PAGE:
Jorgen Christensen-Dalsgaard, professor of Helio- and Asteroseismology at Aarhus University (The Netherlands), seems to be interested in all aspects of these two disciplines. Among other activities, he heads SONG (Stellar Observations Network Group), an international network of terrestrial telescopes for continuous observation of the stars, and he directs the KASC (Kepler Asteroseismic Science Consortium), which studies asteroseismological data gathered by Kepler. Another of his achievements is to have persuaded NASA to include Asteroseismology as part of the Kepler mission. This year marks his return to the Winter School series, his first participation having been in 1994 for the school dedicated to "The Structure of the Sun". He is without doubt a key figure in Helio- and Asteroseismology research.
Asteroseismology is mainly performed with satellites. Why do you need to build a telescope network like SONG on earth?
Space asteroseismology has the big advantage of providing observations of many stars at once. This allows us to study stellar properties over a broad range of parameters, in what has been called 'ensemble Asteroseismology'. However, the observations are made in light variations of the stars, where there is a substantial stellar 'noise' background, e.g., from the granulation. This limits the number of modes that can be observed and the precision with which the frequencies can be determined. For observations in radial velocity this background is far smaller relative to the oscillations, allowing more accurate determination of the frequencies for a broader range of modes of oscillation and hence far better potential to study the detailed internal properties of the stars. Such velocity observations can be made from the ground and are the goal of the SONG network. Thus one can say that SONG and the space observations complement each other.
How far has the SONG network progressed?
The prototype is being built in Germany and Denmark and the site is being prepared on Tenerife even as I write. We expect the prototype to be operational by the summer of 2011. The Chinese are far advanced with the design and funding of a Chinese node which may be operational as early as 2012. For the remaining nodes support is being sought from a number of sources, including a proposal to establish a further two nodes funded by Denmark. Thus it is also time to establish a more clearly defined management structure and prepare for the first observations.
Did CoRoT (COnvection ROtation and planetary Transits) and Kepler leave any big questions about solar type star evolution unanswered and might PLATO(PLAnetary Transits and Oscillations of stars) be able to answer them?
We have only just started the analysis of the data from CoRoT and in particular Kepler, and hence it is early to judge the extent to which these missions will solve the major questions. However, in any case PLATO will represent a major advance on these missions. It will carry out asteroseismology for a vastly bigger sample of stars and hence allow a more representative overview of stellar properties as functions of stellar mass, age and composition. In particular, we have so far observed few stars with a mass similar to or smaller than that of the Sun, and PLATO should fill this gap. Also, it will observe brighter stars for which more detailed and accurate information can be obtained from 'classical' observations.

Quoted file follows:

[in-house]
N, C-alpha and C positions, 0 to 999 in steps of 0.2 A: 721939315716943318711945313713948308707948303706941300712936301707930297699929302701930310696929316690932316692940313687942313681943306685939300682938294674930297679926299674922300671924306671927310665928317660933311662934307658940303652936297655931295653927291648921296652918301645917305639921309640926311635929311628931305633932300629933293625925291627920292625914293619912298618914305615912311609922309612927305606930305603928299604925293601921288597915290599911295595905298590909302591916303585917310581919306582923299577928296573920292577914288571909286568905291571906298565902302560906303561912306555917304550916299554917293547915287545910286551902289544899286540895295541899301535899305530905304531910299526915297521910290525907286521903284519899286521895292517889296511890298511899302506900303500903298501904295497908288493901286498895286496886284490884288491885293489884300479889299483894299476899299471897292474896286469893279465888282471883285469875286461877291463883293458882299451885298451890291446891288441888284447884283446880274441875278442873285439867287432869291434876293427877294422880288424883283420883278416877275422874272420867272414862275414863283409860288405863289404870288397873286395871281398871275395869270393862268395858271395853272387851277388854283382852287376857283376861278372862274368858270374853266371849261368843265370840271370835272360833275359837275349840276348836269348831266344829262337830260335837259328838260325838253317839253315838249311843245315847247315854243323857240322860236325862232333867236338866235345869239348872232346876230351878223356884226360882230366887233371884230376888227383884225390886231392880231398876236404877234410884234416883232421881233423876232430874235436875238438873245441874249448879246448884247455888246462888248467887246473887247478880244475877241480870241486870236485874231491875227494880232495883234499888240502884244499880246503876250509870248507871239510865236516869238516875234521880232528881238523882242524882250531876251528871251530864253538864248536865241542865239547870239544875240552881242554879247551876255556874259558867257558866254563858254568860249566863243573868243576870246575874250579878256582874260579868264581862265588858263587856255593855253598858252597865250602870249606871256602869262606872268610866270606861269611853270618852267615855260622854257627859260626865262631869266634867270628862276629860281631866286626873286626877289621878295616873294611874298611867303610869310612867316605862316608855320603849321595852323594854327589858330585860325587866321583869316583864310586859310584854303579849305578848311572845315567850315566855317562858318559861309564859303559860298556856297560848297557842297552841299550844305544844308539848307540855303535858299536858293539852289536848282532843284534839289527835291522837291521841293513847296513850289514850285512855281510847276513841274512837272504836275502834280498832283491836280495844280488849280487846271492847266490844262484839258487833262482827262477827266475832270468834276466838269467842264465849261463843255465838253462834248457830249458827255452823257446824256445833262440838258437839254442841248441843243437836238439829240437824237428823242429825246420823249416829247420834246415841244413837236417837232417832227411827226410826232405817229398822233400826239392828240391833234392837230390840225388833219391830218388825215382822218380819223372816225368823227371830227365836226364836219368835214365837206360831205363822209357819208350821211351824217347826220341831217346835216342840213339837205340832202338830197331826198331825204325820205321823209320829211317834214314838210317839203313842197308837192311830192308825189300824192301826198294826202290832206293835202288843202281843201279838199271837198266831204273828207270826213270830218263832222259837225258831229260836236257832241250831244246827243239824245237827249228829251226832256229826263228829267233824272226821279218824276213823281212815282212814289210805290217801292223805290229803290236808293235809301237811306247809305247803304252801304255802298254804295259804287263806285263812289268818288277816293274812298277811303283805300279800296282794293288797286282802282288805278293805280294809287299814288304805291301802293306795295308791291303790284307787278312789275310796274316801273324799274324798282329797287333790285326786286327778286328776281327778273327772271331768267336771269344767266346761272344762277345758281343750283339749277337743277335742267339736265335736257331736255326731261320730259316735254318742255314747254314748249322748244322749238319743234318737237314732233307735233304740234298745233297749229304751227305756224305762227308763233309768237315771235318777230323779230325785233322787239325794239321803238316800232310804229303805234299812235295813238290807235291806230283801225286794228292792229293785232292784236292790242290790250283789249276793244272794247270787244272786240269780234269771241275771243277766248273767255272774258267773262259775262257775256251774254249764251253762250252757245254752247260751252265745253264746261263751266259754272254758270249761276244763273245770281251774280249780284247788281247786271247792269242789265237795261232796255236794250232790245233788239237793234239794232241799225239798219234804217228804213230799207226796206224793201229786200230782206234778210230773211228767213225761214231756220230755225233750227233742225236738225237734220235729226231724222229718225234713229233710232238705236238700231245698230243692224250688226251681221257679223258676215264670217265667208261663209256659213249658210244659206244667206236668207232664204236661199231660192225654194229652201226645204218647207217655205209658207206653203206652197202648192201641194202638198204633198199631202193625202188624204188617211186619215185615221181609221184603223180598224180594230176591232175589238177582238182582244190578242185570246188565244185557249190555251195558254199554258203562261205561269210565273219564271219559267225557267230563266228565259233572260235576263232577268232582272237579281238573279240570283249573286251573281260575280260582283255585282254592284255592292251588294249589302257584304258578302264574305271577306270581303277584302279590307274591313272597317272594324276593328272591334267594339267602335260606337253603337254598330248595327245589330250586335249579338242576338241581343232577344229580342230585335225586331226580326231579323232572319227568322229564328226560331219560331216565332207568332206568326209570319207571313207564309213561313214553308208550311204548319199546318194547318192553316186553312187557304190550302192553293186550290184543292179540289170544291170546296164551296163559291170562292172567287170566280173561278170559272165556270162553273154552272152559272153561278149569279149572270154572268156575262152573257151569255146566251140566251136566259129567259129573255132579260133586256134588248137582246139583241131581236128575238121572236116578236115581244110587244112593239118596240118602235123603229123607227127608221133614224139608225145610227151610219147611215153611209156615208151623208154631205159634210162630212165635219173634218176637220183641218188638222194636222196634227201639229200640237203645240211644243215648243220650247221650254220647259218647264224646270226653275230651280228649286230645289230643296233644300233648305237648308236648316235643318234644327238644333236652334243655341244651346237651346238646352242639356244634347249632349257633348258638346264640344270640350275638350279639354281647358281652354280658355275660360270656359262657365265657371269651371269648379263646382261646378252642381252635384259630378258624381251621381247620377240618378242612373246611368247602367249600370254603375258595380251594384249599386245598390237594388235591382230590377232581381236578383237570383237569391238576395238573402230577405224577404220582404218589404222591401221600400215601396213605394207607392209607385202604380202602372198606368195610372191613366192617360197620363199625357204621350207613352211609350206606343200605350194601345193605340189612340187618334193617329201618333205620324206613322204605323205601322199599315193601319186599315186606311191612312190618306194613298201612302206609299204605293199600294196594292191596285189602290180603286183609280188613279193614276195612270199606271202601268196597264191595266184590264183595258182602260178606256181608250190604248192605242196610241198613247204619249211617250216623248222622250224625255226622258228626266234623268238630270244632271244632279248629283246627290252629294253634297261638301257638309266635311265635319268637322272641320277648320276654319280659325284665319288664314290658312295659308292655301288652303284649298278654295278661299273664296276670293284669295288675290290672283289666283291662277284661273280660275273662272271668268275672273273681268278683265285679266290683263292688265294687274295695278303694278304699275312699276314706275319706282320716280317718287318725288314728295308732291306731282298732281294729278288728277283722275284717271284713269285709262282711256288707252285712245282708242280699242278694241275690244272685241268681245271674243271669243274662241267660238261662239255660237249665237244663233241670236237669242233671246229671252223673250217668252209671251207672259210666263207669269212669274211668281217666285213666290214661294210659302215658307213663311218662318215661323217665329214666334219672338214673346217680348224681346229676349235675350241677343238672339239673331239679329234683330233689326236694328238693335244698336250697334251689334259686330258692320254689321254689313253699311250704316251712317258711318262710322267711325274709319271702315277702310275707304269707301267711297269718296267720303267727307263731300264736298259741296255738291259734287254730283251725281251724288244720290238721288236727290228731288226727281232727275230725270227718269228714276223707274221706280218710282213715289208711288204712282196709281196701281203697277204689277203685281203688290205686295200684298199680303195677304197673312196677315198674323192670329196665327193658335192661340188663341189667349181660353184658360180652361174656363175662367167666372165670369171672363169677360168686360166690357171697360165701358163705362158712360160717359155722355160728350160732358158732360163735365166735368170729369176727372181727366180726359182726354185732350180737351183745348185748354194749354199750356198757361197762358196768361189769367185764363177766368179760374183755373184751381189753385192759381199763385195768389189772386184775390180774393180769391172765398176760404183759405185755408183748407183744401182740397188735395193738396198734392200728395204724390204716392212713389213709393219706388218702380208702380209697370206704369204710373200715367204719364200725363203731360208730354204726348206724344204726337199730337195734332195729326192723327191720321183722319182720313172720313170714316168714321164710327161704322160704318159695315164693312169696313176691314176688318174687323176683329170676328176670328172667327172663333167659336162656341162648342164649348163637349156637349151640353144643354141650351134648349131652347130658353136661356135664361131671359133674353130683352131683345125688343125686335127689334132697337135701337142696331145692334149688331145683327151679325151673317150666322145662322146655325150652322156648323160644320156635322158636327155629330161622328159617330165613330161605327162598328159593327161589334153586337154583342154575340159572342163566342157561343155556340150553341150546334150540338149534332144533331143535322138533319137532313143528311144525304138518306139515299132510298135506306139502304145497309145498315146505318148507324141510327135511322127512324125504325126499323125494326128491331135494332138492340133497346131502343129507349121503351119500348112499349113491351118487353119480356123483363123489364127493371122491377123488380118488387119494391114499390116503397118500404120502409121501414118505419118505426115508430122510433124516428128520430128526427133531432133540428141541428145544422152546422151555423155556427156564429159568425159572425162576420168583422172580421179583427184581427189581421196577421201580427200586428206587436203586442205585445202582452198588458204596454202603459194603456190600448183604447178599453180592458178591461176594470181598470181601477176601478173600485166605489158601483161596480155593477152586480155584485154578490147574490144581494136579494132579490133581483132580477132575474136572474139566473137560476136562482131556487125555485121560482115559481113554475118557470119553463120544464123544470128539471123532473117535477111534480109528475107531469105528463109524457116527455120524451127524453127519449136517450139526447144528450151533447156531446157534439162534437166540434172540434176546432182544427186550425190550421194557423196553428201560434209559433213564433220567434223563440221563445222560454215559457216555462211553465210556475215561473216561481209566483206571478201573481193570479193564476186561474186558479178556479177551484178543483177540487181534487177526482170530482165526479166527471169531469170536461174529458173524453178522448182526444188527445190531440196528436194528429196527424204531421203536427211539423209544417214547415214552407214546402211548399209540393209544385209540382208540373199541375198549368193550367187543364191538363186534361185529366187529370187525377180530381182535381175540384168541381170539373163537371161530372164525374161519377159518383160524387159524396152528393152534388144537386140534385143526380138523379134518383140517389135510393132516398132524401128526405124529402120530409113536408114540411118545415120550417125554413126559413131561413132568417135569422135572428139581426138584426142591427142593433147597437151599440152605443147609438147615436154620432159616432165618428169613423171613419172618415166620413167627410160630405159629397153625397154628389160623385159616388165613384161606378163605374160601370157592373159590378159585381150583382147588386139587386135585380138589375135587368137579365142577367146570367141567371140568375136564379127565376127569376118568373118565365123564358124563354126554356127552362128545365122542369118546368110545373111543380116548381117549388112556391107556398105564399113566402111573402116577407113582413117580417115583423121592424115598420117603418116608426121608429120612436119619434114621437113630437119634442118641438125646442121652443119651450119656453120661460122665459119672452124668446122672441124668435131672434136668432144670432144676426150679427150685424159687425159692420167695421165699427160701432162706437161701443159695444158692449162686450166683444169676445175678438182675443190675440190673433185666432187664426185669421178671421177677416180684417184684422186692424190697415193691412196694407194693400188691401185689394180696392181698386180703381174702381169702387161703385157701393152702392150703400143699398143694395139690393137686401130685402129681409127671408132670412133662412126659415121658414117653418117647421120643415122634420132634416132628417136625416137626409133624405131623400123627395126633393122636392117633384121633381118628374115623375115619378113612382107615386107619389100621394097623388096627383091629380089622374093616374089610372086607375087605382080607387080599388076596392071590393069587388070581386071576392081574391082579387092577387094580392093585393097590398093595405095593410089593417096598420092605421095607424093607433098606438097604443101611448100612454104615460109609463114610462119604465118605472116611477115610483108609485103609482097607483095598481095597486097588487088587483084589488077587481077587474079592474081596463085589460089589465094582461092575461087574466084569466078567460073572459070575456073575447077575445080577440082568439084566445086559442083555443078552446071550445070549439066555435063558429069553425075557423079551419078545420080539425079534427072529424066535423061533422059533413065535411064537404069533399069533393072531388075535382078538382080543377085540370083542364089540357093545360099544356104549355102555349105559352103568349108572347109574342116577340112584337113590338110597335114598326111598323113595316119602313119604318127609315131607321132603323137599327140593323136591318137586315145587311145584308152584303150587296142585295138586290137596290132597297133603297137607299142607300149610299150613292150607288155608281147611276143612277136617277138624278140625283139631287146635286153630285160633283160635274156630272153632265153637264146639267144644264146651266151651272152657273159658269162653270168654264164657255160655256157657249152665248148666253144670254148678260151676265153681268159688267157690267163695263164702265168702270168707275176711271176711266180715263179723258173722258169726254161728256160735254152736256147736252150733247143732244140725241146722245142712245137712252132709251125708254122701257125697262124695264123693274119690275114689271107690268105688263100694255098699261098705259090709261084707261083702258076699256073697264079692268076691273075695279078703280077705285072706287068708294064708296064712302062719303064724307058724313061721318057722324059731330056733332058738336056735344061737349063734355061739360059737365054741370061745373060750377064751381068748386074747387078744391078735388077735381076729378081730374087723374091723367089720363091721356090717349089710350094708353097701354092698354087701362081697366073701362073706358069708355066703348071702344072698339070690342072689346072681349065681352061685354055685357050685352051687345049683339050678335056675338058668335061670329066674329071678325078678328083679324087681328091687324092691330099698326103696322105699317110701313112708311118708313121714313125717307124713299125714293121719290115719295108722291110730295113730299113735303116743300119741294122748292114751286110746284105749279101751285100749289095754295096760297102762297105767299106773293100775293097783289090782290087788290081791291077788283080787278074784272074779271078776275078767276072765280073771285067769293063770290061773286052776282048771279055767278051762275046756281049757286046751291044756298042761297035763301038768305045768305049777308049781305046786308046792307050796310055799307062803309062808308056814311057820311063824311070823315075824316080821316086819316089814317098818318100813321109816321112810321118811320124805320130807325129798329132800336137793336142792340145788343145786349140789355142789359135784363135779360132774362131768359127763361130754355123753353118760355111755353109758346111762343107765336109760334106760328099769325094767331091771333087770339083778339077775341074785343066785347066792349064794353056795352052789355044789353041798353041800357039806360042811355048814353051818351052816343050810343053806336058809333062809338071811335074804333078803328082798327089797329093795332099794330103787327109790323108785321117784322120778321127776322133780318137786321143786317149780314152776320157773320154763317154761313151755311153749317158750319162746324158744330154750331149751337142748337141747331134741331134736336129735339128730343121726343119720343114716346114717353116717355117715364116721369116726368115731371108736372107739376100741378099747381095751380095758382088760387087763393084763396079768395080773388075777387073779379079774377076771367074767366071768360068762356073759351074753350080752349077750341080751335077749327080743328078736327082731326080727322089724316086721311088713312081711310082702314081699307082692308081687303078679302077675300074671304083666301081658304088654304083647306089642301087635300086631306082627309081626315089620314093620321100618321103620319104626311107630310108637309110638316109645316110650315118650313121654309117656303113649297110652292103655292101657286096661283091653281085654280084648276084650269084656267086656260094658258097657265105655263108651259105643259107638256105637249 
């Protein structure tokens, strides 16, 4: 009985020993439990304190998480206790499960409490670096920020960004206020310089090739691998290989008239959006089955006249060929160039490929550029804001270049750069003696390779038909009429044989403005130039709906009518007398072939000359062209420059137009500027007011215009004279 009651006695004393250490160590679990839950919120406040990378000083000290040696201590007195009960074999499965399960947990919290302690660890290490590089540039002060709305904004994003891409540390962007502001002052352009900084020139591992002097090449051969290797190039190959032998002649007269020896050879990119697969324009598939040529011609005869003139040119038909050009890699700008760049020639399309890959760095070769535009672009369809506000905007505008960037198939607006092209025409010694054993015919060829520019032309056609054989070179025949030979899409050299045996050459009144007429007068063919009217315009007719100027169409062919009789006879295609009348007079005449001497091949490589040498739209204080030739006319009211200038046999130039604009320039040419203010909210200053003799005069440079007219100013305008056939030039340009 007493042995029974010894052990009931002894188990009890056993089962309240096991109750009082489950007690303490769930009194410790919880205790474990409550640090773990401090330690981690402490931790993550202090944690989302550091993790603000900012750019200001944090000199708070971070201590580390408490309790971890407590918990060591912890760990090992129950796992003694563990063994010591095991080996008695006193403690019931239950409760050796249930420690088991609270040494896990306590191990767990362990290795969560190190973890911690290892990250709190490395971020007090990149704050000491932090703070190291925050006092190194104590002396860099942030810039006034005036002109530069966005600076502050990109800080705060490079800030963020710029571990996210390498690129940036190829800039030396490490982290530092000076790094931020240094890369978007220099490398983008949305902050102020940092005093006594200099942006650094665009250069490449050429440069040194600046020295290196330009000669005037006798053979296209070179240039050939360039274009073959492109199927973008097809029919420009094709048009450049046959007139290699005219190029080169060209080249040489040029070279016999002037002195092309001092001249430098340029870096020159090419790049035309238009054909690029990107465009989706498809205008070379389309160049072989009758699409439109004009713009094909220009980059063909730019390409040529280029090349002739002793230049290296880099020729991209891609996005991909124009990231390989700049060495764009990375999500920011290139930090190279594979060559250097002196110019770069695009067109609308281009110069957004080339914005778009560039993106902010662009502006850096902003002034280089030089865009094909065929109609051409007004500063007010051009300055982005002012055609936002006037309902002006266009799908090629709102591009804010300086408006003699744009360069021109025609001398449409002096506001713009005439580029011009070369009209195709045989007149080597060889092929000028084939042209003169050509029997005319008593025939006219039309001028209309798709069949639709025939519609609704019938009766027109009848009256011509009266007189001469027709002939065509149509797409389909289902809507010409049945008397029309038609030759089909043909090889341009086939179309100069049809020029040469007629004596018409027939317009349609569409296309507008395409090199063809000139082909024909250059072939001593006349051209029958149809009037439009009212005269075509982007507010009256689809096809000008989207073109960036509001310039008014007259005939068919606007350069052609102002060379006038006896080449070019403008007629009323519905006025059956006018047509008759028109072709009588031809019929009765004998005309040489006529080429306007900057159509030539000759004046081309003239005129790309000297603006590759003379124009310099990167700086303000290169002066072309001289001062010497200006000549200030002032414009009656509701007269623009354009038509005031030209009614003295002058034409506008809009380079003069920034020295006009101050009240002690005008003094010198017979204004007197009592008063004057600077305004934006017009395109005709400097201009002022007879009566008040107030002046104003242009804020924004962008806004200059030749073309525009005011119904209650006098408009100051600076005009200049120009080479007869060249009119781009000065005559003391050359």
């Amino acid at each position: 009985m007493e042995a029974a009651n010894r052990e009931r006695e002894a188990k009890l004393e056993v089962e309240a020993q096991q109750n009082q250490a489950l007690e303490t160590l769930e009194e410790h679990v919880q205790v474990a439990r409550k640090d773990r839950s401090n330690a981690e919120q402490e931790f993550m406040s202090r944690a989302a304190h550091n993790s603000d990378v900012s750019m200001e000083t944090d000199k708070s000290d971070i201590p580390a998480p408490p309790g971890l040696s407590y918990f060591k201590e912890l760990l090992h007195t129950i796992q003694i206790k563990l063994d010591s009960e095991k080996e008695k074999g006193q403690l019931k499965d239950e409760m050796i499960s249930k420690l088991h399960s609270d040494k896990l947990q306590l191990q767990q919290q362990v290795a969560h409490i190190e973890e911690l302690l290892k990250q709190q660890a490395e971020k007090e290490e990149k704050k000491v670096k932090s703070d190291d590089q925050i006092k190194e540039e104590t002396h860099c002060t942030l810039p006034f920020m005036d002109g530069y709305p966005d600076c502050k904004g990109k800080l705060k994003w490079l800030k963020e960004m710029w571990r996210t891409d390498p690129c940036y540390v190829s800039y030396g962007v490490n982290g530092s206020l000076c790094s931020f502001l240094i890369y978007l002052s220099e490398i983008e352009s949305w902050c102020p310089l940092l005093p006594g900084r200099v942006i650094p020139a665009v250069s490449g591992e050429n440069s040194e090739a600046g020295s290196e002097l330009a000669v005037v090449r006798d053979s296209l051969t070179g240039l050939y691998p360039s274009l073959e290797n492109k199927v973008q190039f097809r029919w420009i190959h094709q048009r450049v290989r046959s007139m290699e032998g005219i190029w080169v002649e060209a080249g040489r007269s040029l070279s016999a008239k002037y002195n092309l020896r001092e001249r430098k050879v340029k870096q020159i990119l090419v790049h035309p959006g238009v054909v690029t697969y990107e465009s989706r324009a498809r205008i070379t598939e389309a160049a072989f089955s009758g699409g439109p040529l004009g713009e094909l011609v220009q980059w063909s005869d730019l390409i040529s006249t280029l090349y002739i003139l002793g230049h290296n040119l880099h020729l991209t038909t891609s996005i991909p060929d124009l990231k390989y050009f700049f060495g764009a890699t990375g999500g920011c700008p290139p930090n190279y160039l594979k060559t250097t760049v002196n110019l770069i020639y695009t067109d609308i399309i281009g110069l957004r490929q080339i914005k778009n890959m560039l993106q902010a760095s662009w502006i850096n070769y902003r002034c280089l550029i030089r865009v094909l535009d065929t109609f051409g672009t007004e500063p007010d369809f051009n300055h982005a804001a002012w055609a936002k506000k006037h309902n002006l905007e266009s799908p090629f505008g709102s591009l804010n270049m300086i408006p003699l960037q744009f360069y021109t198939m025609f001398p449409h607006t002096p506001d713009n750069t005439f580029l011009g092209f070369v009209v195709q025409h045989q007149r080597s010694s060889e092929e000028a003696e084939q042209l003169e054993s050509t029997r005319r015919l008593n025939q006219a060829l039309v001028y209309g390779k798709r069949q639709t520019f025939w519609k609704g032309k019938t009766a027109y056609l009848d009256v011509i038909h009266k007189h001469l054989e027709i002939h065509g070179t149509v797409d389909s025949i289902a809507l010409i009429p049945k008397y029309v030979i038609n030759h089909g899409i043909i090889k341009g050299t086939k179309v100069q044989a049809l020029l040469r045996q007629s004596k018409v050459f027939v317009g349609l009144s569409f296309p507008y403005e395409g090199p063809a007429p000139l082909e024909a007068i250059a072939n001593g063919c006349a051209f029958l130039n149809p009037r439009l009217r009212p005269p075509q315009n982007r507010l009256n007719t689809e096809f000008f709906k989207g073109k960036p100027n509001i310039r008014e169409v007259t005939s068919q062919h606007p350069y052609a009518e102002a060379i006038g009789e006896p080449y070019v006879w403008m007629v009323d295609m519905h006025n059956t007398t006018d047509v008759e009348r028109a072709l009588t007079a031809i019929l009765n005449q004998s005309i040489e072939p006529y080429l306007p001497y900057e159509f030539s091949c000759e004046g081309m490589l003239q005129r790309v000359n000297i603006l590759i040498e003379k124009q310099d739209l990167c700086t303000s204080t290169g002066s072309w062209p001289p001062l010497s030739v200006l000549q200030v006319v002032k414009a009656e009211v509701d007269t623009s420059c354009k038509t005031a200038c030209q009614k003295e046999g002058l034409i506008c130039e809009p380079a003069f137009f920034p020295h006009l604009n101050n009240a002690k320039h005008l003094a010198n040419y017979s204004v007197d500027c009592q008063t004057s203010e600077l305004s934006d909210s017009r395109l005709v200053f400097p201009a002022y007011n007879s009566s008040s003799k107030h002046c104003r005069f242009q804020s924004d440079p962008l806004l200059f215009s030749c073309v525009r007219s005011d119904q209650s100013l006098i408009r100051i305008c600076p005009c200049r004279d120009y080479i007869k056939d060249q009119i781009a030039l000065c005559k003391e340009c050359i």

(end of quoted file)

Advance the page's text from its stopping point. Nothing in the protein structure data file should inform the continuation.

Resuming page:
Why is seismology important for the study of extrasolar planets?
Asteroseismology is the only method to obtain an accurate characterization of the host stars in extrasolar planetary systems. With the transit method, as used by CoRoT and Kepler and to be used by PLATO, we need the stellar radius to determine the radius of the planet from the observations. Also, Asteroseismology allows us to determine the age of the star and hence of the planetary system, which is very important for the understanding of the evolution of planetary systems. Results from Kepler have already demonstrated this potential and it is a cornerstone for the PLATO mission, where asteroseismology will be carried out for a large fraction of the stars for which planets are found.
You taught at the IAC's Winter School of Astrophysics in 1994. How seismology, including of the Sun, changed since then? Has its progress surprised you and has it lived up to your expectations?
Yes, the progress has certainly more than lived up to my expectations. 1994 was just before the start of the GONG project and the launch of the SoHO satellite and data from these projects have completely revolutionized our knowledge about (if not always our understanding of!) the Sun. Some surprises include the detailed dynamics of the solar convection zone, perhaps including the 1.3 yr oscillation near the base of the convection zone, and the accuracy with which we can test the physics of the solar interior. More will surely come from the recently launched Solar Dynamics Observatory.
In 1994 we certainly hoped that we would be able to observed solar-like oscillations in other stars, as has turned out to be the case, but I would not have imagined that we could obtain such detailed data for such a large number of stars as we are now getting from Kepler, including clear detection of 'mixed modes' with a great potential to study the deep interiors of stars. This is a perfect time to enter the field of Helio- and Asteroseismology!
XXII Canary Islands Winter School of Astrophysics